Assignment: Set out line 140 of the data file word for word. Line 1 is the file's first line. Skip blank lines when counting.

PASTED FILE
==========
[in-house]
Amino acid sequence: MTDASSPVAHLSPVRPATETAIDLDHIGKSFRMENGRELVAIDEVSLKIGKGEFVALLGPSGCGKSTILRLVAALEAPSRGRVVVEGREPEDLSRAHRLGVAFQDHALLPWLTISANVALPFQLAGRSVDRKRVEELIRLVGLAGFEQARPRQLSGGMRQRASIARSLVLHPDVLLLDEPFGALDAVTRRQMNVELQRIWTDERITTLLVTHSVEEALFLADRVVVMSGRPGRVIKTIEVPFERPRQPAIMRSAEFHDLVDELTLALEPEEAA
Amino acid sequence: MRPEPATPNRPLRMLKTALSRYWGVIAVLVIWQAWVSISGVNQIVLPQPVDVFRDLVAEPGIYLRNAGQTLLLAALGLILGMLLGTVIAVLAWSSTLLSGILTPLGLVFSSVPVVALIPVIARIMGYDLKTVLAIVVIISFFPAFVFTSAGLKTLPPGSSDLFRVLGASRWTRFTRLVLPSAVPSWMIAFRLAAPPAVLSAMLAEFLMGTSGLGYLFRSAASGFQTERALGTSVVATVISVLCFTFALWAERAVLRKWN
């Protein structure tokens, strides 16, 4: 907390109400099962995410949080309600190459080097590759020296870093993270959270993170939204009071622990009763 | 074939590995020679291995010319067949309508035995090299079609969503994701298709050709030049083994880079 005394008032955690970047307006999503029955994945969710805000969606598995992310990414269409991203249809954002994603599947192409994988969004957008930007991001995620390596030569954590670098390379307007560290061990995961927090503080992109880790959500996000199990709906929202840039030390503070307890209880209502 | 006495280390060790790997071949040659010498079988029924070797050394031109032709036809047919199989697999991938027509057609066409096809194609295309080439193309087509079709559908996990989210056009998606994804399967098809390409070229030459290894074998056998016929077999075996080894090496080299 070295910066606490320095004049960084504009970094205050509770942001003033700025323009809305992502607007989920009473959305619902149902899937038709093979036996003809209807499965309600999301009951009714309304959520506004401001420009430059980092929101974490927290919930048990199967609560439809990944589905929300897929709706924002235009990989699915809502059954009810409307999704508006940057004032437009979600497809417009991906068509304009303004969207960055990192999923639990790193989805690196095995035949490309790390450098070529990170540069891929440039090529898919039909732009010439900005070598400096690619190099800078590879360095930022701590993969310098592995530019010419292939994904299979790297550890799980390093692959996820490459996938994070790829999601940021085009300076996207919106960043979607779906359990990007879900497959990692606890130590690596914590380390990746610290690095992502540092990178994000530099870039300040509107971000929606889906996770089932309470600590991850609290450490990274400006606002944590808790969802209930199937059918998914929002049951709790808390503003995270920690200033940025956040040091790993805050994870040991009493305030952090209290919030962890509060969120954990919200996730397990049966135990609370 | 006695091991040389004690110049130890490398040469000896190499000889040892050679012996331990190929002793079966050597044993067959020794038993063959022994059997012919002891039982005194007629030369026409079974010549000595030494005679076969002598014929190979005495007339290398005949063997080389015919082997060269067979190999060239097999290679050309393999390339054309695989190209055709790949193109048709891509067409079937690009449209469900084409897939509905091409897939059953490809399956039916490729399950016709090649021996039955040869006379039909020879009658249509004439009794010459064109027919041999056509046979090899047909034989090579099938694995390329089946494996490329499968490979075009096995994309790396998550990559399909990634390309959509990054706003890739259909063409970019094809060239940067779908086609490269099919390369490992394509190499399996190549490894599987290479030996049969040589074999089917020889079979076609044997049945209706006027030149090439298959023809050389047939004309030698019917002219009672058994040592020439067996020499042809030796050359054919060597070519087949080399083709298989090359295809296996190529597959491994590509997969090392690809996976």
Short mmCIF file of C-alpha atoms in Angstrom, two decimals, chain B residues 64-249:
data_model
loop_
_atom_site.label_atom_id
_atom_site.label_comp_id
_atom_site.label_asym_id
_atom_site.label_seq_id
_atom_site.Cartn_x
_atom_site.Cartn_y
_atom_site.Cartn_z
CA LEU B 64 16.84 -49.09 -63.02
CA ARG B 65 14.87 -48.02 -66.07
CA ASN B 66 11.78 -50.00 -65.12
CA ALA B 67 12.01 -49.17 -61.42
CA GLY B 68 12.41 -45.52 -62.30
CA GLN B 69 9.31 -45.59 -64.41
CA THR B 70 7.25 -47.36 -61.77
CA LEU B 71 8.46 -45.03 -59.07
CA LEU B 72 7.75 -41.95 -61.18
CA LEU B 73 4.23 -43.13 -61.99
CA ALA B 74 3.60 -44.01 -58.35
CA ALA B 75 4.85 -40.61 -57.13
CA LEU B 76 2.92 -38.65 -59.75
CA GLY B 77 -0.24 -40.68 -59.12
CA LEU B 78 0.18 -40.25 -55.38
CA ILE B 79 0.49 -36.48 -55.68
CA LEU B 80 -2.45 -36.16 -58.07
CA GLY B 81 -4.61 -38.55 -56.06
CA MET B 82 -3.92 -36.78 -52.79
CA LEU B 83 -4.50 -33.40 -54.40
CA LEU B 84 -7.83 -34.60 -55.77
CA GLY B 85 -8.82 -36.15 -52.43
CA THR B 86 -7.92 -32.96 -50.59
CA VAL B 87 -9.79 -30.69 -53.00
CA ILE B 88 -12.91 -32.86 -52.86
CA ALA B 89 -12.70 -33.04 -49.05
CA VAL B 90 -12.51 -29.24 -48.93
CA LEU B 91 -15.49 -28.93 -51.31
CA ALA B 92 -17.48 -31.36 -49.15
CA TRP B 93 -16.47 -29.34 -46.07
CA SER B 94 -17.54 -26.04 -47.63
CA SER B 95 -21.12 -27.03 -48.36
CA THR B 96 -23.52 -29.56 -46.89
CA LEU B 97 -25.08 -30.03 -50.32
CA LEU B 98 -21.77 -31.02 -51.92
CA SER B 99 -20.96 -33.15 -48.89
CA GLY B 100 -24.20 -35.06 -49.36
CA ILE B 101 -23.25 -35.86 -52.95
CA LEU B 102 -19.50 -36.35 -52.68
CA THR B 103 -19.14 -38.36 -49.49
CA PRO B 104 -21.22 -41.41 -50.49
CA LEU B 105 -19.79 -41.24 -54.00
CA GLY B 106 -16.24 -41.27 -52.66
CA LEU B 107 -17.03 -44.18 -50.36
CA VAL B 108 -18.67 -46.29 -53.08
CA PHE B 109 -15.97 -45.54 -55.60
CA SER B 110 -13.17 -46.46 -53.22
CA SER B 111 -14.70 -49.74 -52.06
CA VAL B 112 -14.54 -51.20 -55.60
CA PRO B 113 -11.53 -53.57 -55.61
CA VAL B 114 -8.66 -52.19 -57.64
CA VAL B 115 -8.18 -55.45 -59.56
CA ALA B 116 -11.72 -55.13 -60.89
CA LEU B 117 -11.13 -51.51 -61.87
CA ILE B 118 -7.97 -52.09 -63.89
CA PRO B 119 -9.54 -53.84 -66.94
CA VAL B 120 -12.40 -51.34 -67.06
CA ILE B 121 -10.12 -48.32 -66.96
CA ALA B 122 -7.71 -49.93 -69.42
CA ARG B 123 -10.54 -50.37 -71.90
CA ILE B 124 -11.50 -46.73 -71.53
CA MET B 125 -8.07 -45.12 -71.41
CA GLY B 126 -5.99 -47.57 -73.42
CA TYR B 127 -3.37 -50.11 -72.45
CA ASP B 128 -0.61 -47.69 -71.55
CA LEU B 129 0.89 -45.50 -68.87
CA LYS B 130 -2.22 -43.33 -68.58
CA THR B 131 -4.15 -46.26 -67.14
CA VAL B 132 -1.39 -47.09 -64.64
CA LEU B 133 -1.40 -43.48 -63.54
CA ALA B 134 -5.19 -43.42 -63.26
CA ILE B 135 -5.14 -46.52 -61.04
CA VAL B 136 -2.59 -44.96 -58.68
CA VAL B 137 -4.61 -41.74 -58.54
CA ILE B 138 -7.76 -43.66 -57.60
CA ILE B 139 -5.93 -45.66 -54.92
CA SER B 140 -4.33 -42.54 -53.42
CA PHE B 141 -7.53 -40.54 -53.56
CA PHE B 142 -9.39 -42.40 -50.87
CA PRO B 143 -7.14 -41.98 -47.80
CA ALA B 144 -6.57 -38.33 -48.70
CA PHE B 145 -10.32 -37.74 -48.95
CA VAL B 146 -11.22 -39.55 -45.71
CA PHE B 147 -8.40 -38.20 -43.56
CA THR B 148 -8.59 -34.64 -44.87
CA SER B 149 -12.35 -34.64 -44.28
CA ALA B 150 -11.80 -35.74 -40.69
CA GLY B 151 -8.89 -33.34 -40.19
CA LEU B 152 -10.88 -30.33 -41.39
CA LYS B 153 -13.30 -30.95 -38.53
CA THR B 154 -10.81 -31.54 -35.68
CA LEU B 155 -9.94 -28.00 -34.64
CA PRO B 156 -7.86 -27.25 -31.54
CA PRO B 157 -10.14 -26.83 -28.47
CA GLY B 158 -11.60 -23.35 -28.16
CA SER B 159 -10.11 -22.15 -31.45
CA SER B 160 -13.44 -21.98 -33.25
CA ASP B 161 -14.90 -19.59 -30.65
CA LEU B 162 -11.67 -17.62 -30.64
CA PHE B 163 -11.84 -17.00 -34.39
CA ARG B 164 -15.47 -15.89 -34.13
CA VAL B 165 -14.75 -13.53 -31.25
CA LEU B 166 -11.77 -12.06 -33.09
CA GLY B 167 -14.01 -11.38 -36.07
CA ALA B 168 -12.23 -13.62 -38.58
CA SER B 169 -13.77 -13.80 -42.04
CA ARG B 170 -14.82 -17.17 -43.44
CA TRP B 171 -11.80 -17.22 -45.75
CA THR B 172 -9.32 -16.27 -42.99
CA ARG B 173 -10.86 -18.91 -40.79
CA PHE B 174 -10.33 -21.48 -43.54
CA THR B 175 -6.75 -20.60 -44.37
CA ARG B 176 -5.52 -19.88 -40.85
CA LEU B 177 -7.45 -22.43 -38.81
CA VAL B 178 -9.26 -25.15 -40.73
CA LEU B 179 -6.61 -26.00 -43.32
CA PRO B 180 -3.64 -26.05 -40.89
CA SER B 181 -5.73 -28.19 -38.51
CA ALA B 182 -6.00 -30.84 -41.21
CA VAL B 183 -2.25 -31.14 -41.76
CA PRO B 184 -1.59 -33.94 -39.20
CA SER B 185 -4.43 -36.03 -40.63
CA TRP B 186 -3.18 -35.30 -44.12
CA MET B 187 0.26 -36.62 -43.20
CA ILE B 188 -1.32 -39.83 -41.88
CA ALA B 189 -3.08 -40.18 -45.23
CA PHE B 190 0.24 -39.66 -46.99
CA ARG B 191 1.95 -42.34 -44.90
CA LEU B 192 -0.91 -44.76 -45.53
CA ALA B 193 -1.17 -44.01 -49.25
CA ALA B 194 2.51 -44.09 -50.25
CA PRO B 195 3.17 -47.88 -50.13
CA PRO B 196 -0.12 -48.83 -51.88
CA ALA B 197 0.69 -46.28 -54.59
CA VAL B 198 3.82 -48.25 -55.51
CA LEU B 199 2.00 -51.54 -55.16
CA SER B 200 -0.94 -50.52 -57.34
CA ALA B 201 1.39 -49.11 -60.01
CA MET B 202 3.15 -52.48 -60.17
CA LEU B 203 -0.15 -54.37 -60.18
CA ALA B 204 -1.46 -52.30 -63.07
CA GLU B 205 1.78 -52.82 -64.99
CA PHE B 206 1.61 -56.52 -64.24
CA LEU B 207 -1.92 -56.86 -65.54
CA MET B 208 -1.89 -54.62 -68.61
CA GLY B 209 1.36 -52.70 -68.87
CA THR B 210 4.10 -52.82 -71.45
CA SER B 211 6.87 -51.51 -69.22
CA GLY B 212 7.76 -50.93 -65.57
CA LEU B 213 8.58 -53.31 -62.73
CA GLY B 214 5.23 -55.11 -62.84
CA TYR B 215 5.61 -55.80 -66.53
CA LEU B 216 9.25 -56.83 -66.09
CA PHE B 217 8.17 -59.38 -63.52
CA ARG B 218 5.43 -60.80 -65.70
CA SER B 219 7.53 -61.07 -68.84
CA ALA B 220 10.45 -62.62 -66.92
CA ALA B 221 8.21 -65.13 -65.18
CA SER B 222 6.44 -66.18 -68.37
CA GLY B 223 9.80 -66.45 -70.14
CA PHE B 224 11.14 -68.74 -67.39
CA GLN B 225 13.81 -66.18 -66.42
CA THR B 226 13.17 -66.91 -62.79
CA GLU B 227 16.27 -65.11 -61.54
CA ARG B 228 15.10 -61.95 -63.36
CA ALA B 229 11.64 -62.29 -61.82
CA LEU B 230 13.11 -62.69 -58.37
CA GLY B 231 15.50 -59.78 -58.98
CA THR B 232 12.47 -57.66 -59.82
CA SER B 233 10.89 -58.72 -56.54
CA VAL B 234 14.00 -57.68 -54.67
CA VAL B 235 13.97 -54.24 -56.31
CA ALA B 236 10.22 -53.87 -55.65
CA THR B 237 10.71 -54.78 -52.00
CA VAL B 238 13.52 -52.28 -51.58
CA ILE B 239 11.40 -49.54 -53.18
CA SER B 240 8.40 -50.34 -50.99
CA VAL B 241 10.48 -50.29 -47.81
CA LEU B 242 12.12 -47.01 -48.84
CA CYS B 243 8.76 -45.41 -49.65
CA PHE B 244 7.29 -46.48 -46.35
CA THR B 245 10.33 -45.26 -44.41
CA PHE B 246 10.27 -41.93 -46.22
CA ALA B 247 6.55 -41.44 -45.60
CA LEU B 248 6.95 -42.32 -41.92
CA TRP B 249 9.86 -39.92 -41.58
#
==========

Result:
CA ALA B 189 -3.08 -40.18 -45.23